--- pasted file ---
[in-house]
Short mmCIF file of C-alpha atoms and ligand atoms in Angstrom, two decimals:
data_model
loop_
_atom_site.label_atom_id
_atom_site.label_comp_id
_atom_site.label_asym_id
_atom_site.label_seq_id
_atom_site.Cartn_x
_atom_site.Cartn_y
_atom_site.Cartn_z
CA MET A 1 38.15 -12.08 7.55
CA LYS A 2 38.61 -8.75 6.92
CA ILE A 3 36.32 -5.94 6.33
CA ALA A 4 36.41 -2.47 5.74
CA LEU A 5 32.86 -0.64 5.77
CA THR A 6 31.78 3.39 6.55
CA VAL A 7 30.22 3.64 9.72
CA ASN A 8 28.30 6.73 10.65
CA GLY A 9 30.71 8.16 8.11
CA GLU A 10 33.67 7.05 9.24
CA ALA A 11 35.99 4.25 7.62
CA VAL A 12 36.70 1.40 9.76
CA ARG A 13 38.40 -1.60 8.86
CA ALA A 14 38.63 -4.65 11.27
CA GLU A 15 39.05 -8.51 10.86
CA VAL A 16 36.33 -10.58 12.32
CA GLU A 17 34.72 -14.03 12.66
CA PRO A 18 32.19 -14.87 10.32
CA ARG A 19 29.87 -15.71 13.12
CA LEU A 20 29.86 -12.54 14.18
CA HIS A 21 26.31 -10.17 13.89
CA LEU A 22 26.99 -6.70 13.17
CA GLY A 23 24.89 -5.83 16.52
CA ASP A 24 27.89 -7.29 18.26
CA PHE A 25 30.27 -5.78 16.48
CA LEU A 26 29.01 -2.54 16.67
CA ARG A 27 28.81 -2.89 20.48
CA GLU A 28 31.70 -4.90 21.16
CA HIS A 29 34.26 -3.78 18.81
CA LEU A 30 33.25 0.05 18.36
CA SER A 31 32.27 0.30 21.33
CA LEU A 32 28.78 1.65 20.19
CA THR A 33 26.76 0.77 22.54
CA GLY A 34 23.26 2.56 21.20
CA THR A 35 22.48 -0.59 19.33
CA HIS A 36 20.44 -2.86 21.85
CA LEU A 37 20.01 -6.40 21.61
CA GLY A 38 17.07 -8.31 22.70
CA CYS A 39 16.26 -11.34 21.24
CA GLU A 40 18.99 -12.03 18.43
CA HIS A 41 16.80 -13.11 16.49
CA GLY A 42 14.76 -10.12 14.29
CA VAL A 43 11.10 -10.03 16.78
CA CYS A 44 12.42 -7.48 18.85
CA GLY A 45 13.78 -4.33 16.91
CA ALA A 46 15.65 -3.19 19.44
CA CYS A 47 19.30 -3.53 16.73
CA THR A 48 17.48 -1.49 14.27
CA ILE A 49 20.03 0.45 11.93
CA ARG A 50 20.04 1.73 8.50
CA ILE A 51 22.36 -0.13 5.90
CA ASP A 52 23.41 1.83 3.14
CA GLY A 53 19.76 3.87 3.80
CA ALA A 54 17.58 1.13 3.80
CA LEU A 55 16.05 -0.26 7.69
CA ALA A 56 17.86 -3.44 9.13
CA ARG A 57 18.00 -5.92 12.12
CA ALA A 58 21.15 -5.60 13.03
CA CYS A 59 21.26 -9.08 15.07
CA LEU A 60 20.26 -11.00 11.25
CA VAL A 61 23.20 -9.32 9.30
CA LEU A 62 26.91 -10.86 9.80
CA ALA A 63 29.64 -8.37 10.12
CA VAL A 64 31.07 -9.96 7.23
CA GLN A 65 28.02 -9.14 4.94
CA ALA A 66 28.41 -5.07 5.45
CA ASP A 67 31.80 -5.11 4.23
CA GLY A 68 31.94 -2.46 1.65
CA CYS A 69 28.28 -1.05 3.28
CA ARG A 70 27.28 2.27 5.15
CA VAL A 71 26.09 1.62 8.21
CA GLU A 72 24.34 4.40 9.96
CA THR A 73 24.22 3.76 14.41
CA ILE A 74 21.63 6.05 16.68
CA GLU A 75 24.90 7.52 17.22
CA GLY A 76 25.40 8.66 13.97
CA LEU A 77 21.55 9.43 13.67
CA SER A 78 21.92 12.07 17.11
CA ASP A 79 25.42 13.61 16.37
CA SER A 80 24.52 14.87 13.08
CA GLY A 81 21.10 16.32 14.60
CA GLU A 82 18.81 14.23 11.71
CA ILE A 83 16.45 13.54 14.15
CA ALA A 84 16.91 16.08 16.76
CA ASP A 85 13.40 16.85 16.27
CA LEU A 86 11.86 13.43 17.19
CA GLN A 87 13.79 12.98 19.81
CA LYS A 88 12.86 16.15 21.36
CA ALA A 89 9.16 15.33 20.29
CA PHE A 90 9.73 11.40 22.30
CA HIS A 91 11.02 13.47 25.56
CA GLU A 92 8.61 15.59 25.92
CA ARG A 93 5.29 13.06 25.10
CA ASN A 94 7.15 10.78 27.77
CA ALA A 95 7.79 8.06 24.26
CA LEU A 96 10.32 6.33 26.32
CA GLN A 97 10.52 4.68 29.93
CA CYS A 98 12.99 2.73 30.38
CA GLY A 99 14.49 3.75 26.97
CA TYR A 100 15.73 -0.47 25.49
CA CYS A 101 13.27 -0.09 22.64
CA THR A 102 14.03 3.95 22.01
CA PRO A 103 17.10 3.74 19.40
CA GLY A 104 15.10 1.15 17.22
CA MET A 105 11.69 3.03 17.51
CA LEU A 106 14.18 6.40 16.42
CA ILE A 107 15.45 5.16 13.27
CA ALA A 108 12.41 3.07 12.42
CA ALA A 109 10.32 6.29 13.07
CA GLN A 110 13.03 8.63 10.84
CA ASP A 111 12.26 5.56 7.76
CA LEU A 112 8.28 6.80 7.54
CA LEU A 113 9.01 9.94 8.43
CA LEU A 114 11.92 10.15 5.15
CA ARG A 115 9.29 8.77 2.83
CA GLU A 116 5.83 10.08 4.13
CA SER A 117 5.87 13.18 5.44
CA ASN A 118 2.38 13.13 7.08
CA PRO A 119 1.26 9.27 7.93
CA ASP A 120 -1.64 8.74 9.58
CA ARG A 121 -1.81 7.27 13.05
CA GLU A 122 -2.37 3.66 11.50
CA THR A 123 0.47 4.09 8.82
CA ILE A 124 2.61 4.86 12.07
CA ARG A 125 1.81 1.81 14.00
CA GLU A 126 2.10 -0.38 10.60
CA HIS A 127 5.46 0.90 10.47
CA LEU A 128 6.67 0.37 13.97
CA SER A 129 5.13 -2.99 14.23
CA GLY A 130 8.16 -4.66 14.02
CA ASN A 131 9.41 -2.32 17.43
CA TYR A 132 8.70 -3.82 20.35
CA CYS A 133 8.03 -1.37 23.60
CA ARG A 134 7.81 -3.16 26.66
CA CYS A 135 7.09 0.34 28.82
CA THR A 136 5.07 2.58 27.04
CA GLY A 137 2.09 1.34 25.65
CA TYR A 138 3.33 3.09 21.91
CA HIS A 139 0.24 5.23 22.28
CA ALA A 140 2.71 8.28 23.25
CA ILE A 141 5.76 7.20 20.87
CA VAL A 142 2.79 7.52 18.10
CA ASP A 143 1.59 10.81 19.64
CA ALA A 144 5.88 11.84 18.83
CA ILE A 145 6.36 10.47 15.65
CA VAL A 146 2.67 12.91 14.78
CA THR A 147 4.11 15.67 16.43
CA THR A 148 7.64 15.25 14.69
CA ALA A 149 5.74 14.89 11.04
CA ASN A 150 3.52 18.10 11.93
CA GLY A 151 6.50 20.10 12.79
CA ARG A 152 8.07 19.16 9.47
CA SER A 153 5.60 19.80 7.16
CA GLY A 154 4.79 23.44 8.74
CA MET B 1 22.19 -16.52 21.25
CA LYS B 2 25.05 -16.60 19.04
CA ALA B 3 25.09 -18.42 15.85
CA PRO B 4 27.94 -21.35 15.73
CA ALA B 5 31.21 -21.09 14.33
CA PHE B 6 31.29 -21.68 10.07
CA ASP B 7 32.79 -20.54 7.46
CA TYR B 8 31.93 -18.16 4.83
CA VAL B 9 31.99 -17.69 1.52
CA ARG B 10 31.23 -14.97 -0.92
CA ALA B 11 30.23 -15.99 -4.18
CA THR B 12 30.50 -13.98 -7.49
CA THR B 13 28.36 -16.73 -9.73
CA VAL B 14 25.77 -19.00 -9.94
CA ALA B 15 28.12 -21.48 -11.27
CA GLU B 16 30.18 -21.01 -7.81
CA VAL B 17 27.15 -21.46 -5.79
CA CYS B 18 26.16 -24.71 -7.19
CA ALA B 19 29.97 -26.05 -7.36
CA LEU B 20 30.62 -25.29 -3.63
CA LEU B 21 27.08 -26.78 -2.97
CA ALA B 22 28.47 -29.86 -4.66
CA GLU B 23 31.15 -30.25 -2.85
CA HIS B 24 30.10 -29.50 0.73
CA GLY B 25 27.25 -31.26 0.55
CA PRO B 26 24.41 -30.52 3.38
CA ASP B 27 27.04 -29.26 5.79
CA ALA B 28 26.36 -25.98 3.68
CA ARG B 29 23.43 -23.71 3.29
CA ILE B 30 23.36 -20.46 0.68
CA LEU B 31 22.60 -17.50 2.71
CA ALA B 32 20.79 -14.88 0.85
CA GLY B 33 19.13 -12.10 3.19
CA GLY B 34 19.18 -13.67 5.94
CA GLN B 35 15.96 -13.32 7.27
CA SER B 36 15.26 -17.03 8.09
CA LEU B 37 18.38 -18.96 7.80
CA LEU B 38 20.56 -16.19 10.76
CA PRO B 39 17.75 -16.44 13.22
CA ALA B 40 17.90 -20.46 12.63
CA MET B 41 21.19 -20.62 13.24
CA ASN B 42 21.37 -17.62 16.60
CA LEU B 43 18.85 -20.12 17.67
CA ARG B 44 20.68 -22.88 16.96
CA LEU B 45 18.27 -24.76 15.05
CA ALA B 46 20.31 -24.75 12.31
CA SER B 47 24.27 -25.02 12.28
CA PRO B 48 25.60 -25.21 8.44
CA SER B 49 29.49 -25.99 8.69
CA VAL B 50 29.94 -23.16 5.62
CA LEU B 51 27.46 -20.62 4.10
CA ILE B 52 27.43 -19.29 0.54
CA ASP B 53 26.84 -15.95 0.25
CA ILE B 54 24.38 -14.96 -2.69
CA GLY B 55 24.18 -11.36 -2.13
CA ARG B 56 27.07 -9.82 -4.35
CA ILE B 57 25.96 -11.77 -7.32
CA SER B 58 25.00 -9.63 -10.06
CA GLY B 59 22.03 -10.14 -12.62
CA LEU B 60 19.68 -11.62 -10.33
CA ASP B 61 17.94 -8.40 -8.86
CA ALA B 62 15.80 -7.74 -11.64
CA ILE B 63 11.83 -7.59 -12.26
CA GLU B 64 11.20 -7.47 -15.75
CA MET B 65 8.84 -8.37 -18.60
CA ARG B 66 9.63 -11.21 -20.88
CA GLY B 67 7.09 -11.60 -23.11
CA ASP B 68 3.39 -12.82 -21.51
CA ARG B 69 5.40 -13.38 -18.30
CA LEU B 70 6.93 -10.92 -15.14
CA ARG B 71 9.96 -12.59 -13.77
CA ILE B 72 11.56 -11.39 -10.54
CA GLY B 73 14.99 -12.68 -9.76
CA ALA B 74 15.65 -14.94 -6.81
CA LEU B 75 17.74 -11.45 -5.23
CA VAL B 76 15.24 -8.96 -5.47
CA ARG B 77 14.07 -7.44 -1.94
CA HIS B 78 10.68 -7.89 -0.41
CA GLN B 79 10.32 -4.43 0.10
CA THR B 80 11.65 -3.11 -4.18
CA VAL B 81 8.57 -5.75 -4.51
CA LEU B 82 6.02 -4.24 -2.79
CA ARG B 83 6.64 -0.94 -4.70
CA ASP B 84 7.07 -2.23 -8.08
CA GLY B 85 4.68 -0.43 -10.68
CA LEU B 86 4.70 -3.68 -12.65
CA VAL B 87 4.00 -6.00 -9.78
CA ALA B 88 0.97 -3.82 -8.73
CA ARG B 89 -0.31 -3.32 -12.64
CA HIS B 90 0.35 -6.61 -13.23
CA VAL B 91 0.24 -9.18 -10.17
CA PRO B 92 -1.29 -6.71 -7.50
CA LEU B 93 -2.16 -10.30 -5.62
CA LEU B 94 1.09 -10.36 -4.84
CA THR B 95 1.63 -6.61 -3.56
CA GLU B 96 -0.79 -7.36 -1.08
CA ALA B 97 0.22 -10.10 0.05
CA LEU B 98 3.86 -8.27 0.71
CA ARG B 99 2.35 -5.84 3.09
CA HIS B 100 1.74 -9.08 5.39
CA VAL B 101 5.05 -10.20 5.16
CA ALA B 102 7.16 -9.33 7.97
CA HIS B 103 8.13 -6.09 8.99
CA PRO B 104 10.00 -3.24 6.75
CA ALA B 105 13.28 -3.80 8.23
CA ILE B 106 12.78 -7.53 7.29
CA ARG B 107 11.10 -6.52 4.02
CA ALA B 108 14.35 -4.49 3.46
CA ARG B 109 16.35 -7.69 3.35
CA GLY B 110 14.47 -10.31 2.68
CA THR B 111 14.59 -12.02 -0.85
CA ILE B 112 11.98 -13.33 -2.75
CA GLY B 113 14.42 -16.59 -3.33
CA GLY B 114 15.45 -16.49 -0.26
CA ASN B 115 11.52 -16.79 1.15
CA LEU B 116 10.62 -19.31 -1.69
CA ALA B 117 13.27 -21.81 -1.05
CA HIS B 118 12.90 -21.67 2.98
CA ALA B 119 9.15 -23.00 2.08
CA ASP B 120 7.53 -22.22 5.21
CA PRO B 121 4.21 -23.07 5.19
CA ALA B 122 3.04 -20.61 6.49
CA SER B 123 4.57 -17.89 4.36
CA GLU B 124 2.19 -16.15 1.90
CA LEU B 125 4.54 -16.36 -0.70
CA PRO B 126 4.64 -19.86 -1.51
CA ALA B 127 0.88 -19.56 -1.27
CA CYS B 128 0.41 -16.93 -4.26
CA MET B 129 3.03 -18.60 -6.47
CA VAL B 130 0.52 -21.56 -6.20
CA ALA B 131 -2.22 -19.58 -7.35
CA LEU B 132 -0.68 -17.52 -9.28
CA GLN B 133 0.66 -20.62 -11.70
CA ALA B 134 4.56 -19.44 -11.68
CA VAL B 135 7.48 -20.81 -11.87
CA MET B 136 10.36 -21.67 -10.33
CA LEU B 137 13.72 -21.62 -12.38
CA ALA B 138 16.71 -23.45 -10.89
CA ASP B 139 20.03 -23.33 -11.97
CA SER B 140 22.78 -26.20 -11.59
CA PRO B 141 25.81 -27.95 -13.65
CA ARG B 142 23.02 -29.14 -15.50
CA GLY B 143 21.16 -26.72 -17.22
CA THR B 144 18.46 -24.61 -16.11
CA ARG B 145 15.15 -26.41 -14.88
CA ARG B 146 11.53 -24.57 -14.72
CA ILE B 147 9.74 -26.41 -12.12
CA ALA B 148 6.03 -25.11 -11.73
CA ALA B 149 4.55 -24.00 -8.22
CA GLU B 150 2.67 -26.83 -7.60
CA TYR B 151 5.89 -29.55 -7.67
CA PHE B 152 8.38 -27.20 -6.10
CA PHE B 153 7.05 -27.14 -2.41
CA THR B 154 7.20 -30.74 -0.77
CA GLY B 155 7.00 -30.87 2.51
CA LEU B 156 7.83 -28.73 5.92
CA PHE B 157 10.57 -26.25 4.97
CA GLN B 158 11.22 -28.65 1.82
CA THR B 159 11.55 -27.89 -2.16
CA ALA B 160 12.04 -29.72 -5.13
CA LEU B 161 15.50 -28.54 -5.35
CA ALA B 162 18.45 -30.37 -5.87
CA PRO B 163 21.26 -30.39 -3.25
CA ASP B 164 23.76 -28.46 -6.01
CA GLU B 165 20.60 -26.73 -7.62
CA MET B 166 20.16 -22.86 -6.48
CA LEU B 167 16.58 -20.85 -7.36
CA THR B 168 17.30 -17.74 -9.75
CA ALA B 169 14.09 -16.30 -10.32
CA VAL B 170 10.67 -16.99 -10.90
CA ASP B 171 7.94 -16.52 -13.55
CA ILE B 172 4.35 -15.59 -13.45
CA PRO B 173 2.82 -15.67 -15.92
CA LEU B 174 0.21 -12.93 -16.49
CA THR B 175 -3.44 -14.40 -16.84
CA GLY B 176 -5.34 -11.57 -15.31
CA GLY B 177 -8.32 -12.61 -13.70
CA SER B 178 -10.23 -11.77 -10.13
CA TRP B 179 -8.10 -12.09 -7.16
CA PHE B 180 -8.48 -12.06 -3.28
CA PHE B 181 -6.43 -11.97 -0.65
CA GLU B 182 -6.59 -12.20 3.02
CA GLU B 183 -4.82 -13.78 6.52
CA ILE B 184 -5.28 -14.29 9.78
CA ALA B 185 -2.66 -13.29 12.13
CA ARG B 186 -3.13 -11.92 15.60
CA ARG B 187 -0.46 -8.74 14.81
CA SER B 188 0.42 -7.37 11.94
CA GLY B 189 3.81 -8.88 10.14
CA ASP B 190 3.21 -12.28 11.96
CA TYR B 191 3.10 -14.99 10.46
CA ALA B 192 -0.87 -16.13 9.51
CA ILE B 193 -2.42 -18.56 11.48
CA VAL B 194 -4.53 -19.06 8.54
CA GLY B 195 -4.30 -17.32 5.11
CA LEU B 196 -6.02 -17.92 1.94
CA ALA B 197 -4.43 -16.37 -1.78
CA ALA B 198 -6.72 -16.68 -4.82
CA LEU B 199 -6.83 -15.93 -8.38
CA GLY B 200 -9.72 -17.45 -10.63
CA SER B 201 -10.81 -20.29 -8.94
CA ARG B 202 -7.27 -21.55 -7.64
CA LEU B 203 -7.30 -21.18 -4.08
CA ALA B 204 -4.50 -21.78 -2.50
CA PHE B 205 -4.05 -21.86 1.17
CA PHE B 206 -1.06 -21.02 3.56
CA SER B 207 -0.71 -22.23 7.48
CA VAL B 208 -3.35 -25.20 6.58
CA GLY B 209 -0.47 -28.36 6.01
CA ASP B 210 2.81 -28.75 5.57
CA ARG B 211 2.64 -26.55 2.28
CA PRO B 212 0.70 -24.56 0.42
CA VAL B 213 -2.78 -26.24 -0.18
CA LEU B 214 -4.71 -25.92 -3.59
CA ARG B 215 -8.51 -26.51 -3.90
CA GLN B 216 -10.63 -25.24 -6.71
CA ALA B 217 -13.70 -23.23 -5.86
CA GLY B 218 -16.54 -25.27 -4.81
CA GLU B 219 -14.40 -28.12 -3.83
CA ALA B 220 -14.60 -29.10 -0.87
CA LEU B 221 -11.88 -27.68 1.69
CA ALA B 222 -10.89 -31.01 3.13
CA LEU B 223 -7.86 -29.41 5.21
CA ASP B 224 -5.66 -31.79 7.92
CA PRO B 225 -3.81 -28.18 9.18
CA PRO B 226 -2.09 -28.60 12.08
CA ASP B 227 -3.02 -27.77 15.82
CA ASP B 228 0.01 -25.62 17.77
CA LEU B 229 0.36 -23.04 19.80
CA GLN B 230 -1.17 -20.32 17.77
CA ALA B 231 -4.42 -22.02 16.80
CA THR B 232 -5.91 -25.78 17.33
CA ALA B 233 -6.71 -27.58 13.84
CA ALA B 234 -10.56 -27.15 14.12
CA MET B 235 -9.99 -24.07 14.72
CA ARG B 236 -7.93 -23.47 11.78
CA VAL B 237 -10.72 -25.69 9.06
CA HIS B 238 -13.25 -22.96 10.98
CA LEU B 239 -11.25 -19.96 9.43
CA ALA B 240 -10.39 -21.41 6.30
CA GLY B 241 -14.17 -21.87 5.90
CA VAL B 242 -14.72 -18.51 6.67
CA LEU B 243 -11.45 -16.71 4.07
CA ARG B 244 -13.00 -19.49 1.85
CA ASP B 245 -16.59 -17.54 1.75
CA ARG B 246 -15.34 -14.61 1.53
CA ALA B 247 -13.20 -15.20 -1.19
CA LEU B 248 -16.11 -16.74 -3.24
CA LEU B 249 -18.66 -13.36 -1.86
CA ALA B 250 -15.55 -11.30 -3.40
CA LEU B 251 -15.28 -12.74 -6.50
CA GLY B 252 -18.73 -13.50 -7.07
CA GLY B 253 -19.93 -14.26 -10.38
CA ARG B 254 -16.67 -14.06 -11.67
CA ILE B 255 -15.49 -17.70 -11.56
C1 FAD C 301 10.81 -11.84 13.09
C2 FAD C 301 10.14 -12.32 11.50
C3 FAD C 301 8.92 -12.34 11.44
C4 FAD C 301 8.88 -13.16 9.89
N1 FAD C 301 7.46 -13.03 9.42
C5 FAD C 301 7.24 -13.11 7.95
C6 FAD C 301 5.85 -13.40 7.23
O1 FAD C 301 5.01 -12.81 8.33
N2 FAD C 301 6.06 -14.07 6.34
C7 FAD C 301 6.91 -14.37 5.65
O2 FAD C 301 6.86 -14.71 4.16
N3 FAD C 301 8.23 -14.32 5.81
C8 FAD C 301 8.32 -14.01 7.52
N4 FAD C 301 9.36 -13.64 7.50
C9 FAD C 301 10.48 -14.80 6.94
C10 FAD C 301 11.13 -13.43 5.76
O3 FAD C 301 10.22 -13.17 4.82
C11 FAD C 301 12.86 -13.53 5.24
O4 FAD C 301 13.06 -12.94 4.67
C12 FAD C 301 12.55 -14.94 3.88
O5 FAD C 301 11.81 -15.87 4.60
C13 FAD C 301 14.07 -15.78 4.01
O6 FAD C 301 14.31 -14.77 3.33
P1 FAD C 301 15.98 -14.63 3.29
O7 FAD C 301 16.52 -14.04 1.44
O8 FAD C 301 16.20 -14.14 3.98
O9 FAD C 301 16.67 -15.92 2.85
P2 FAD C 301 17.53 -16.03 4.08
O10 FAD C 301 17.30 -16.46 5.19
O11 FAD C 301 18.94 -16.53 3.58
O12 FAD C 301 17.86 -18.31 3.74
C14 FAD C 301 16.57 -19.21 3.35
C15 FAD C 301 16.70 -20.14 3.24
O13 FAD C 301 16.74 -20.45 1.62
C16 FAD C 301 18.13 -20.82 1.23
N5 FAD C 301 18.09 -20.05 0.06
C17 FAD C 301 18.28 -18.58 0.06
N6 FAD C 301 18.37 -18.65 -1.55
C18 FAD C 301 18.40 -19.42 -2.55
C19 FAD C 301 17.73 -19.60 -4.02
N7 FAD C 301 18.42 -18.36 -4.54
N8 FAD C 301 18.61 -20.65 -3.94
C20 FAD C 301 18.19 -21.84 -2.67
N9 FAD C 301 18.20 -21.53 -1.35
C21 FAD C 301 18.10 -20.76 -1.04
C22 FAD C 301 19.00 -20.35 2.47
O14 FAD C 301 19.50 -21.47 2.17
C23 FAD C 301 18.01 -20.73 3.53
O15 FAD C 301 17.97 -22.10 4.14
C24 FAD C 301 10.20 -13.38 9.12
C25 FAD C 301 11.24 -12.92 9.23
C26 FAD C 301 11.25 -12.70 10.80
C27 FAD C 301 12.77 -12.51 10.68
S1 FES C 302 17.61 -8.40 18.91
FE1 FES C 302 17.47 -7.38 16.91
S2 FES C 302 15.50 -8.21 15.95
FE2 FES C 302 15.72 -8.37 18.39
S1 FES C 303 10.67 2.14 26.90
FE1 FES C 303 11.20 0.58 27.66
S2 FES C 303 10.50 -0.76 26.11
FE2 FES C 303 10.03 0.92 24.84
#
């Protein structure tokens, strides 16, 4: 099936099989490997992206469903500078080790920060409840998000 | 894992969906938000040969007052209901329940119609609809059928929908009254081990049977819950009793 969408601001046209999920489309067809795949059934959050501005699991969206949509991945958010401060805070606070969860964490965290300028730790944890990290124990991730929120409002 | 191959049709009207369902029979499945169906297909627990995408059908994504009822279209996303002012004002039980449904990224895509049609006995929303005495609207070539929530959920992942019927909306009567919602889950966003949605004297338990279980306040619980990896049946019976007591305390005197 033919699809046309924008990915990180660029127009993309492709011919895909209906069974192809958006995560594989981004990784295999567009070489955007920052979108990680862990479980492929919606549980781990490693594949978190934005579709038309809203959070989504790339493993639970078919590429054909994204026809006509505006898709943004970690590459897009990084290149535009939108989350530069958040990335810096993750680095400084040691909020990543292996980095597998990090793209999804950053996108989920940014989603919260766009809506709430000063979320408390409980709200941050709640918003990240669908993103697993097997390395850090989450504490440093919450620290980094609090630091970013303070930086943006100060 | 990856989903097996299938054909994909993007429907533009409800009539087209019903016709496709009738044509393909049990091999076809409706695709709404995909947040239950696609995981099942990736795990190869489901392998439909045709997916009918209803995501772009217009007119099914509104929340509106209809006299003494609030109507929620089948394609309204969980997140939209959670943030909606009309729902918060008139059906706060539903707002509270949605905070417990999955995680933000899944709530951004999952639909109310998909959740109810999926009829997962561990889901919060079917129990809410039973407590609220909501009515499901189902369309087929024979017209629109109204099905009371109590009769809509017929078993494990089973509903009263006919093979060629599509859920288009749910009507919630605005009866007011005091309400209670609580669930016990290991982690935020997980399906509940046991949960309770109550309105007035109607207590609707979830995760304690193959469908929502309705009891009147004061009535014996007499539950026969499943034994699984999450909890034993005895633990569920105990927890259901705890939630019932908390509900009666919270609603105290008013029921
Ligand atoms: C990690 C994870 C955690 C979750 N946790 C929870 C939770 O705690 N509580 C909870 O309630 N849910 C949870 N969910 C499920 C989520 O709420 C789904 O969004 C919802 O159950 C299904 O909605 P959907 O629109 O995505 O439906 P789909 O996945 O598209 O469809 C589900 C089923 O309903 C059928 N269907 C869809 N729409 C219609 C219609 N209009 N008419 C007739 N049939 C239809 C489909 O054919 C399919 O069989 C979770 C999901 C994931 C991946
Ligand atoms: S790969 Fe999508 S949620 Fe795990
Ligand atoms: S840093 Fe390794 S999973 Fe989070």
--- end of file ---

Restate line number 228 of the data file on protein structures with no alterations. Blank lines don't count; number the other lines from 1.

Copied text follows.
CA ILE B 63 11.83 -7.59 -12.26